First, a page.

8 474 JOHN A. MOORE being vaccinated, and thus endanger the whole community physically. Muller saw the intellectual starvation of our masses as terribly dangerous. In an equally well known essay, "Nothing in Biology Makes Sense Except in the Light of Evolution," Theodosius Dobzhansky (1973a) summarized his position after surveying the major fields of the biological sciences: Seen in the light of evolution, biology is, perhaps, intellectually the most satisfying and inspiring science. Without that light it becomes a pile of sundry facts some of them interesting or curious but making no meaningful picture as a whole. These essays of Muller and Dobzhansky made considerable impressions but seemingly little impact on what is actually done in the classroooms. I do not know of a single biologist who does not regard evolution as the basic concept of the biological sciences. This is true to such a degree that it has become an almost unacknowledged point of view. It is the way we think. But our students do not come to us thinking that way. And therein lies the problem. All too often the professional biologist takes evolution for granted and assumes that his students need not be instructed. This becomes obvious when the sequence of topics for the introductory courses is planned. Quite frequently, evolution is relegated to the very end. The reason usually given is that evolution will have much more meaning if all other topics in biology are treated first: evolution is said to make sense only when there is a firm basis of biological knowledge. But if we really believe, along with Muller and Dobzhansky, that evolution illuminates all the rest, we cannot relegate it to the end of the course. A possible compromise could be to consider evolution, at different levels of detail, in several places in a course. One might start, for example, with a brief introduction to e\olutionary biology near the beginning of the course. A single lecture, or possibly two, could introduce students to the fundamental notion that the organisms of today are the descendants of very different sorts of organisms that lived in the past. The mechanisms of evolutionary change natural selection and other ways would have to be postponed until genetics has been treated. If this suggestion is followed, it would then be possible to use the concept of evolutionary change to illuminate many of the biological phenomena considered in the course. These phenomena would "make sense" when it was realized that they had a history and what they are today is a consequence of that long history. One of the more poignant aspects of our brouhaha with the creationists is our insistence that evolution is the unifying theme of the biological sciences while at the same time we use it so uncertainly in our general courses in university biology. Is it really our unifying theme? Defining some terms When discussing evolution it is especially important that we indicate to our students how we intend to use terms such as "theory," "hypothesis," "proven," "fact," and "concept." My usage follows. Theory for a scientist may represent the grandest synthesis of a large and important body of information about some related group of natural phenomena. For non-scientists the term may be pejorative: "evolution is just a theory," meaning that it is a dubious notion. Both of these very different meanings, together with others, are fully countenanced by lexicographers, so it is essential that students know how the term is being used. I will use "theory" as a term applying to a body of knowledge and explanatory concepts that seek to increase our understanding of ("explain") a major phenomenon of nature. Thus, the Cell Theory would be taken to consist of the many sorts of observations morphological and physiological relating to the basic units of structure and function of most living creatures. Used this way, a theory cannot be disproven. There is no way that the Cell Theory can be falsified. Some of the things we think we know about cells mav be shown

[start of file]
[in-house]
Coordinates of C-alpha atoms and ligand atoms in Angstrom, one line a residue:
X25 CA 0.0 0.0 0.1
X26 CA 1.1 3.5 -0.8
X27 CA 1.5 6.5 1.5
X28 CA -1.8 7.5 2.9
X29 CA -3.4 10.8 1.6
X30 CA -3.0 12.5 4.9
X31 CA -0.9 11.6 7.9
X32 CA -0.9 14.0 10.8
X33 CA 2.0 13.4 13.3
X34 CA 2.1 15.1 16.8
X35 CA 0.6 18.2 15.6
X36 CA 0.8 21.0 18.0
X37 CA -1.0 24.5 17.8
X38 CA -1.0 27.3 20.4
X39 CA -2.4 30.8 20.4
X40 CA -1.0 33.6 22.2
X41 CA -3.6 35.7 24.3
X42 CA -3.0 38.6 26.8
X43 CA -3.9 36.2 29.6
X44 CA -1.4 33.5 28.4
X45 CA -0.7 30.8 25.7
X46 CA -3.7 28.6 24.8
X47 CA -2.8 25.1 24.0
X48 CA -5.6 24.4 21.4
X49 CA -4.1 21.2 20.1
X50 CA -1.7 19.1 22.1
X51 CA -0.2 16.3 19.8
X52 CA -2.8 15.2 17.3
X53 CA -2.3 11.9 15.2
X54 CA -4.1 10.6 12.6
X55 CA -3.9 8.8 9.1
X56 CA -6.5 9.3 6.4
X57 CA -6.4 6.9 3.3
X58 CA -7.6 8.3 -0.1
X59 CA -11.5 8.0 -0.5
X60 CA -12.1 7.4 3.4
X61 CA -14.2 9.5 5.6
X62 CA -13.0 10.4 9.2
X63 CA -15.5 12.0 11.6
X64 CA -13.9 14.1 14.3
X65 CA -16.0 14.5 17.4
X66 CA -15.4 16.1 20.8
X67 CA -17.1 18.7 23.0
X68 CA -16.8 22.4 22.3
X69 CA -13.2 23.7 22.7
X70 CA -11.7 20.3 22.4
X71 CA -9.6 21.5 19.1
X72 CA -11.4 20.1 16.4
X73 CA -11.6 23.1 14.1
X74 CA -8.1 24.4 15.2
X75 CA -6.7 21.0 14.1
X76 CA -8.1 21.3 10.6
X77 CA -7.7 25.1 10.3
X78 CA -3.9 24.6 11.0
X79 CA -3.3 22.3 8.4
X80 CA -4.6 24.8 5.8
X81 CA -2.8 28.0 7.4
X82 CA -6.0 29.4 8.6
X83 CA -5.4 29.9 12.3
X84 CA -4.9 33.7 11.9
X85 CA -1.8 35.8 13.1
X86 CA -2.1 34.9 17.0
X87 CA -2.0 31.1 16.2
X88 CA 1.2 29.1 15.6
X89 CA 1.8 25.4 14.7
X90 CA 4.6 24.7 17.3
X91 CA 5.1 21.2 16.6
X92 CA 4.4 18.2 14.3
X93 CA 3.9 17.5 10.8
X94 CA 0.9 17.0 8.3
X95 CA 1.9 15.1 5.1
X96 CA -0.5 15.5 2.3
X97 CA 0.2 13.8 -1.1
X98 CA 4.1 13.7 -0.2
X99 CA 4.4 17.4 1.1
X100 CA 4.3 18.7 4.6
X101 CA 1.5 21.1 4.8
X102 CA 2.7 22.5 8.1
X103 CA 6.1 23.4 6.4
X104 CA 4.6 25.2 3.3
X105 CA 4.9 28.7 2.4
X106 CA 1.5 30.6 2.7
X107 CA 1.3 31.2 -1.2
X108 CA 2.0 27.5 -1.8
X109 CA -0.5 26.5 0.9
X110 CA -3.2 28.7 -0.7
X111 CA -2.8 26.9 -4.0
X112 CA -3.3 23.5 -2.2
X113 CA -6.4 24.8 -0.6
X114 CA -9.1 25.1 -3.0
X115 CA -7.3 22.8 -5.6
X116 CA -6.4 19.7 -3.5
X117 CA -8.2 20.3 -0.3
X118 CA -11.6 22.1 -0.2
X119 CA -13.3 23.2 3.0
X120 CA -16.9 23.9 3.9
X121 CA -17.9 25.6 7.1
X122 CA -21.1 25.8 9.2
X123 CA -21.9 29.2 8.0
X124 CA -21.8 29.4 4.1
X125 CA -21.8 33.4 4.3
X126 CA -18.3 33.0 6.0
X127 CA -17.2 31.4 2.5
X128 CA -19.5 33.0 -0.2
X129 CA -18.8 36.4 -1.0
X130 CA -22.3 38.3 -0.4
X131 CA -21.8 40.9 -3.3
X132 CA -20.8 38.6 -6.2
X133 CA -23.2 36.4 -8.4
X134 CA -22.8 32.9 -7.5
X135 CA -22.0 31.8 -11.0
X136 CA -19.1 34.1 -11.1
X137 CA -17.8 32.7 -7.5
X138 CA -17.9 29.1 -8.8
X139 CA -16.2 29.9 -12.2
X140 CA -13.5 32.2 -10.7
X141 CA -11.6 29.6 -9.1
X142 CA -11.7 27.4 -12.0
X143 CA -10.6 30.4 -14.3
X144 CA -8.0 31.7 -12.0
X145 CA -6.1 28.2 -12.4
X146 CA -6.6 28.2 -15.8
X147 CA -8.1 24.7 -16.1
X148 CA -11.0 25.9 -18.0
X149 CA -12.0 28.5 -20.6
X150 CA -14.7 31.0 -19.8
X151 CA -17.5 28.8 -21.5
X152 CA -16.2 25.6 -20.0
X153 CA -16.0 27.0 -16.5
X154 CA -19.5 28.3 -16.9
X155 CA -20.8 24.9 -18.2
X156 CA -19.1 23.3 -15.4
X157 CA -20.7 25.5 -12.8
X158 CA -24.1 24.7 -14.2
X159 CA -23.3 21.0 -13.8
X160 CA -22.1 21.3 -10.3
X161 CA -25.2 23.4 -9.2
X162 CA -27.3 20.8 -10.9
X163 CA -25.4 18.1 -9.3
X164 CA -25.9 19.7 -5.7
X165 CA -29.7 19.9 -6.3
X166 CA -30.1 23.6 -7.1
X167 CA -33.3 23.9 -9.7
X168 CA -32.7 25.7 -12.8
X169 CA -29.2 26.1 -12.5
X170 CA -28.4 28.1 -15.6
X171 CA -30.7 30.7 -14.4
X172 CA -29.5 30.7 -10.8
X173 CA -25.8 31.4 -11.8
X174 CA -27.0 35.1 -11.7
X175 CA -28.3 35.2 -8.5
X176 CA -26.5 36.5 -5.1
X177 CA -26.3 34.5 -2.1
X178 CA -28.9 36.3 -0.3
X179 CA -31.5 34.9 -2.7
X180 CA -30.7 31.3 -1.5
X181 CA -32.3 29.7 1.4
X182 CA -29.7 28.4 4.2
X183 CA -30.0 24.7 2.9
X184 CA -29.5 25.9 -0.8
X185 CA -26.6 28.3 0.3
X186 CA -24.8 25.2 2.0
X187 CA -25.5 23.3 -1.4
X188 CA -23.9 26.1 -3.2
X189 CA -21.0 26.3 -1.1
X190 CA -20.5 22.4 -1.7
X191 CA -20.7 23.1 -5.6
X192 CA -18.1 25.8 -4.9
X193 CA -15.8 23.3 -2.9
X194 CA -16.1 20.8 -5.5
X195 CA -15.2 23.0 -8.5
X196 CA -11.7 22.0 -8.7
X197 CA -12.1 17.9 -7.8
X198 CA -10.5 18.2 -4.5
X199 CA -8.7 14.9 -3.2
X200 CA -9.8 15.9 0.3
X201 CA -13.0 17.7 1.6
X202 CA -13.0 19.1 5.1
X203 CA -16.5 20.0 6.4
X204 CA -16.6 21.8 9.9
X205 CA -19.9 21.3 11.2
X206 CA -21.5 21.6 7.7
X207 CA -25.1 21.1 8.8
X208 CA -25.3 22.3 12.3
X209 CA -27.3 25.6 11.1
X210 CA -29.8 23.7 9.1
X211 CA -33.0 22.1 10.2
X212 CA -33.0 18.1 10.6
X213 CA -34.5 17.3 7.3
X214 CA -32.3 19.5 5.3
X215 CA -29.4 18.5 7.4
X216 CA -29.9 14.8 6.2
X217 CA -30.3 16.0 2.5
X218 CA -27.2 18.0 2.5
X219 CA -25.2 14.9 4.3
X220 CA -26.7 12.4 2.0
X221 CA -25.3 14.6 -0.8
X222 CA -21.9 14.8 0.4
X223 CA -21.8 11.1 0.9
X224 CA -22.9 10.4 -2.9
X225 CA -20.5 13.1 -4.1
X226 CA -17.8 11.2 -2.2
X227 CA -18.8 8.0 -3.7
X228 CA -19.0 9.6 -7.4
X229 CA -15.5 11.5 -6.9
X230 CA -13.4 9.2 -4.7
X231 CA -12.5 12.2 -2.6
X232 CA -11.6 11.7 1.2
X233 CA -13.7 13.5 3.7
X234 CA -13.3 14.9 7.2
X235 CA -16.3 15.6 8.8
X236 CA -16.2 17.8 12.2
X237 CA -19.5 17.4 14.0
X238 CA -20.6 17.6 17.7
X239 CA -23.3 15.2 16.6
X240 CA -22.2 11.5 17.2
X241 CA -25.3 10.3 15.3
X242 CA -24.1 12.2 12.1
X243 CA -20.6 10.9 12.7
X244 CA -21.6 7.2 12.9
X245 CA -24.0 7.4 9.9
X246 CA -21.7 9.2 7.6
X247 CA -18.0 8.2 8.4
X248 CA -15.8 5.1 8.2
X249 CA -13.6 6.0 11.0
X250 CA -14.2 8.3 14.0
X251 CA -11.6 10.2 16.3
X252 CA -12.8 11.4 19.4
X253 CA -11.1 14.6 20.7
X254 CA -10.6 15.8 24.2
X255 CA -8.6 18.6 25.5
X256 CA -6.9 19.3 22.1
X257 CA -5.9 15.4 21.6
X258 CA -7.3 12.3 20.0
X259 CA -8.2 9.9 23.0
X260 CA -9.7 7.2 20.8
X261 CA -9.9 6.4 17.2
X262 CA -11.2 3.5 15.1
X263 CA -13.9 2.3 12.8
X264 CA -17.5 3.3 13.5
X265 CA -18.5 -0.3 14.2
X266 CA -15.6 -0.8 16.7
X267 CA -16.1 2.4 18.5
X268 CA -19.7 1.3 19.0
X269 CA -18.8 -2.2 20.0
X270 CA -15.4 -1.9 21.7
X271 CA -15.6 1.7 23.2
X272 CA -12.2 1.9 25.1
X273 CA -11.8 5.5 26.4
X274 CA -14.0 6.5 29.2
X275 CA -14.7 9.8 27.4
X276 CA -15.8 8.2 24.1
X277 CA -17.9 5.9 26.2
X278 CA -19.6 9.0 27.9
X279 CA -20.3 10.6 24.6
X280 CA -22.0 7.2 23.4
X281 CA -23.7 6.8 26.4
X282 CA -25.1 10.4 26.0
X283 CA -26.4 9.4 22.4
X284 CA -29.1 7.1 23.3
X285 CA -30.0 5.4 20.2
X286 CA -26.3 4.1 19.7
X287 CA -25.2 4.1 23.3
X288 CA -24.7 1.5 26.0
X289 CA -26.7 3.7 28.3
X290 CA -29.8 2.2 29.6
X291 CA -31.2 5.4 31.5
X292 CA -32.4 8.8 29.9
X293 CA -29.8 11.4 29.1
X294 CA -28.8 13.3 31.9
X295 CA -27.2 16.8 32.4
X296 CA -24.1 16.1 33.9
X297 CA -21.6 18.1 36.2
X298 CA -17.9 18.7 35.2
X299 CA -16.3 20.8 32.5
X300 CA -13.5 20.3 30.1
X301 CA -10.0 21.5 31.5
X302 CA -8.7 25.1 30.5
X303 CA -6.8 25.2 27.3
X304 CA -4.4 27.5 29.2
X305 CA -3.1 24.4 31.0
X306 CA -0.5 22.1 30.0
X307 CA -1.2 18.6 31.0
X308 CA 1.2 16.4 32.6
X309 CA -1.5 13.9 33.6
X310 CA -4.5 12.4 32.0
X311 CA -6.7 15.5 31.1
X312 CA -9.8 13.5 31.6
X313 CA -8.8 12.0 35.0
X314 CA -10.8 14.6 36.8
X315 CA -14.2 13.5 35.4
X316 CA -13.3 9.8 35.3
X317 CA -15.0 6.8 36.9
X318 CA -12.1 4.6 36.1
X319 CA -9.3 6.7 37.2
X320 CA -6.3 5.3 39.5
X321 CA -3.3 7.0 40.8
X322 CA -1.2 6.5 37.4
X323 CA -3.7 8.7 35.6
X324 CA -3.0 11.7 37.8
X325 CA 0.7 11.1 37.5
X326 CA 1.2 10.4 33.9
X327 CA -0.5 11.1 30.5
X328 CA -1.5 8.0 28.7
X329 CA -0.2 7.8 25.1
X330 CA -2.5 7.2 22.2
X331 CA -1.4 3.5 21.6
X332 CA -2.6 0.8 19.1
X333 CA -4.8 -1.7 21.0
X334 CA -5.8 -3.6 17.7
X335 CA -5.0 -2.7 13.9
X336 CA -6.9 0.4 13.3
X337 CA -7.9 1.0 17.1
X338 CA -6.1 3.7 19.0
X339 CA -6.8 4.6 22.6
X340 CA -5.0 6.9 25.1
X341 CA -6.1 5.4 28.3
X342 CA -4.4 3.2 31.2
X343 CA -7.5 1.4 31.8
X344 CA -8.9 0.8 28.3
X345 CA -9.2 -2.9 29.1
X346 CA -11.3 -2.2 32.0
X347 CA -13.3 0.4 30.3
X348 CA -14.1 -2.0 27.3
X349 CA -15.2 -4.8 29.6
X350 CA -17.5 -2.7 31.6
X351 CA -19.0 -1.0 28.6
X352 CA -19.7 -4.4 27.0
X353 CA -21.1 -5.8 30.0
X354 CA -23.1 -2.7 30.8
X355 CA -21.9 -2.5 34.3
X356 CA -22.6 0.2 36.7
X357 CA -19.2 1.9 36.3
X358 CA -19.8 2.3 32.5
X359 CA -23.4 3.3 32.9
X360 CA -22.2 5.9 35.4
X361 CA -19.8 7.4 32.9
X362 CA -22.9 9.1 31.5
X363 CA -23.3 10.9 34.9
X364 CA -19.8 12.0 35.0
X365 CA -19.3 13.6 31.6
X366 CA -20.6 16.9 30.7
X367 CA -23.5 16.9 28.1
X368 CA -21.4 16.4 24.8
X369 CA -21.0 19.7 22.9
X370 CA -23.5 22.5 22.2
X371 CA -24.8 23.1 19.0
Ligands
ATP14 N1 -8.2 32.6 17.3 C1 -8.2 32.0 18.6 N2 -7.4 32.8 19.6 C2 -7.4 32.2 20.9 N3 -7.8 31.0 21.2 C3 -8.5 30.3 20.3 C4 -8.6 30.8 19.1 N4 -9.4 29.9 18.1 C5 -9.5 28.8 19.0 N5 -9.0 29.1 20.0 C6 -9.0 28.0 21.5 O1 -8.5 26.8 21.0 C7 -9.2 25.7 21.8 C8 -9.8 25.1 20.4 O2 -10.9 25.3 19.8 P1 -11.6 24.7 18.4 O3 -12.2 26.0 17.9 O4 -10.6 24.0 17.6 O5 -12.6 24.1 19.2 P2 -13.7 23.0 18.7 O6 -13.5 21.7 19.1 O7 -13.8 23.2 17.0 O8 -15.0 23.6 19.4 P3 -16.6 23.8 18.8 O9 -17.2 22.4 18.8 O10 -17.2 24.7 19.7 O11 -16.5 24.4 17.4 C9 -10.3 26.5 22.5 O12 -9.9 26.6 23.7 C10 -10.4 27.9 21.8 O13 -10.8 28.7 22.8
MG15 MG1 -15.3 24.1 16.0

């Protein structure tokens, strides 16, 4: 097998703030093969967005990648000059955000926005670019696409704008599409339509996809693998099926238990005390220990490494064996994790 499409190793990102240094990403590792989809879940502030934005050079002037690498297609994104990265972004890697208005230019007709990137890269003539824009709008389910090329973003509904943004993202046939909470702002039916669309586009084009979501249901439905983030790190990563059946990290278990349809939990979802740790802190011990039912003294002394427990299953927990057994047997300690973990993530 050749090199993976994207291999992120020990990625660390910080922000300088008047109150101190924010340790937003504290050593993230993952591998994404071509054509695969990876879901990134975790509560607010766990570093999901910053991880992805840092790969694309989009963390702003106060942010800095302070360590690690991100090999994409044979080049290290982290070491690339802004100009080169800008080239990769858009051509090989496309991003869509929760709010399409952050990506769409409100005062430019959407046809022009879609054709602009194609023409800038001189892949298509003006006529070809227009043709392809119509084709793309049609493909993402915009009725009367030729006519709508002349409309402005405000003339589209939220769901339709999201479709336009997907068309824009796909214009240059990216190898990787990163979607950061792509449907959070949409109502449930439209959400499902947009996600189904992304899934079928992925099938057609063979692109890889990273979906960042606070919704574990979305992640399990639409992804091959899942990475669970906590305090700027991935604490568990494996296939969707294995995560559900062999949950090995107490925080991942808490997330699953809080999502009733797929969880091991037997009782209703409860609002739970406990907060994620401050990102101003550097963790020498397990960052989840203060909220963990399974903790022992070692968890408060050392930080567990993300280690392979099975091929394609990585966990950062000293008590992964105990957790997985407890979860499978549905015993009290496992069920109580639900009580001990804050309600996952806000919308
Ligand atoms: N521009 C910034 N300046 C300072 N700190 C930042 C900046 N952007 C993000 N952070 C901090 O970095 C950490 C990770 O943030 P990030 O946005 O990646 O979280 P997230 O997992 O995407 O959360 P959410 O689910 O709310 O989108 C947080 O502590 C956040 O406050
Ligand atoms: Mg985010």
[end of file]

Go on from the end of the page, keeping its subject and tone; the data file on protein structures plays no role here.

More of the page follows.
9 to be false but the consequence of this will be that some of the data or concepts included in the Cell Theory will be eliminated or replaced by other data and concepts that are more probable. Theories are never disproved, only improved. Theories are so important and so nearly coextensive with the fields of knowledge for which they provide the conceptual framework that, quite frequently, the term "theory" is abandoned. Thus, the books appearing today are not entitled "The Cell Theory." More likely the title will be something such as "Cells" or "The Biology of Cells." One can acknowledge the usefulness of a theory even though the ultimate causes of the phenomena to which it applies are unknown. Thus, one can accept the Theory of Gravitation as a useful synthesis of available knowledge relating to the mutual attraction of bodies and yet have no adequate understanding of what "pulls" them together. Hypothesis for me is a tentative explanation of some phenomenon. It is an "educated guess." Many use "theory" and "hypothesis" as synonyms. I will not. In the formative years of a science, hypotheses may grow into theories. Some of the early speculators about the underlying causes of organic diversity and of adaptation adopted an hypothesis of evolutionary change to account for these phenomena. As data and certainty increased, one could begin to recognize a large body of information and verified hypotheses as the "Theory of Evolution." I will use concept to mean the intellectual framework of a theory or a generalized way of looking at a phenomenon. I usually prefer to speak of the "concept of evolution" rather than "theory of evolution" just so the listener will not think I am talking about some dubious hypothesis. A scientific statement is "true" if all attempts to falsify it have failed. So used, the term means "true beyond all reasonable doubt." In general, I think we overdo this tentativeness of scientific statements. Good form, I know, but it can be carried to foolish extremes. Cannot we accept as "true" that water is composed of hydrogen EVOLUTIONARY BIOLOGY 475 and oxygen? Then again, some statements are true because they are definitions. An experienced ornithologist, after having a good look at a medium size bird with a grayish back and a reddish breast, does not have to be so precious as to say that the bird is "a robin beyond all reasonable doubt." We have agreed that a bird with certain well-defined features is to be known as a "robin." If the experienced ornithologist has seen a bird with those features it is, by definition, a robin. We can also accept that historical events that have left adequate records need not be verified by experiment or by observation of a rerun of the event. One can accept the reality ("truth") that dinosaurs once existed without making them evolve through the many steps from primitive amphibians through primitive reptiles to their magnificent selves. There are many things in biology that cannot be repeated experimentally or verified by direct observation. This does not mean that we exclude them from the domain of science a fact that the philosopher Popper (1976) seemed not to have understood (see Williams, 1973). For a biological phenomenon to be proven means to me that it has been tested extensively and elegantly and has not been falsified. Once again this means, especially for important phenomena, "proven beyond all reasonable doubt." What are the questions? The hypothesis of evolutionary change smoldered in the human intellect from the days of the early Greeks. It came into full flame during the 19th century when interest in natural history was intensified. Travelers, scientists, and professional collectors brought back to Western Europe a bewildering variety of new kinds of animals and plants from all parts of the world and even from the depths of the ocean. As familiarity with living organisms increased, so did questions about them. The sorts of questions that eventually led to the concept of evolutionary change were varied but the main ones seem to have been these three. 1. How could one account for the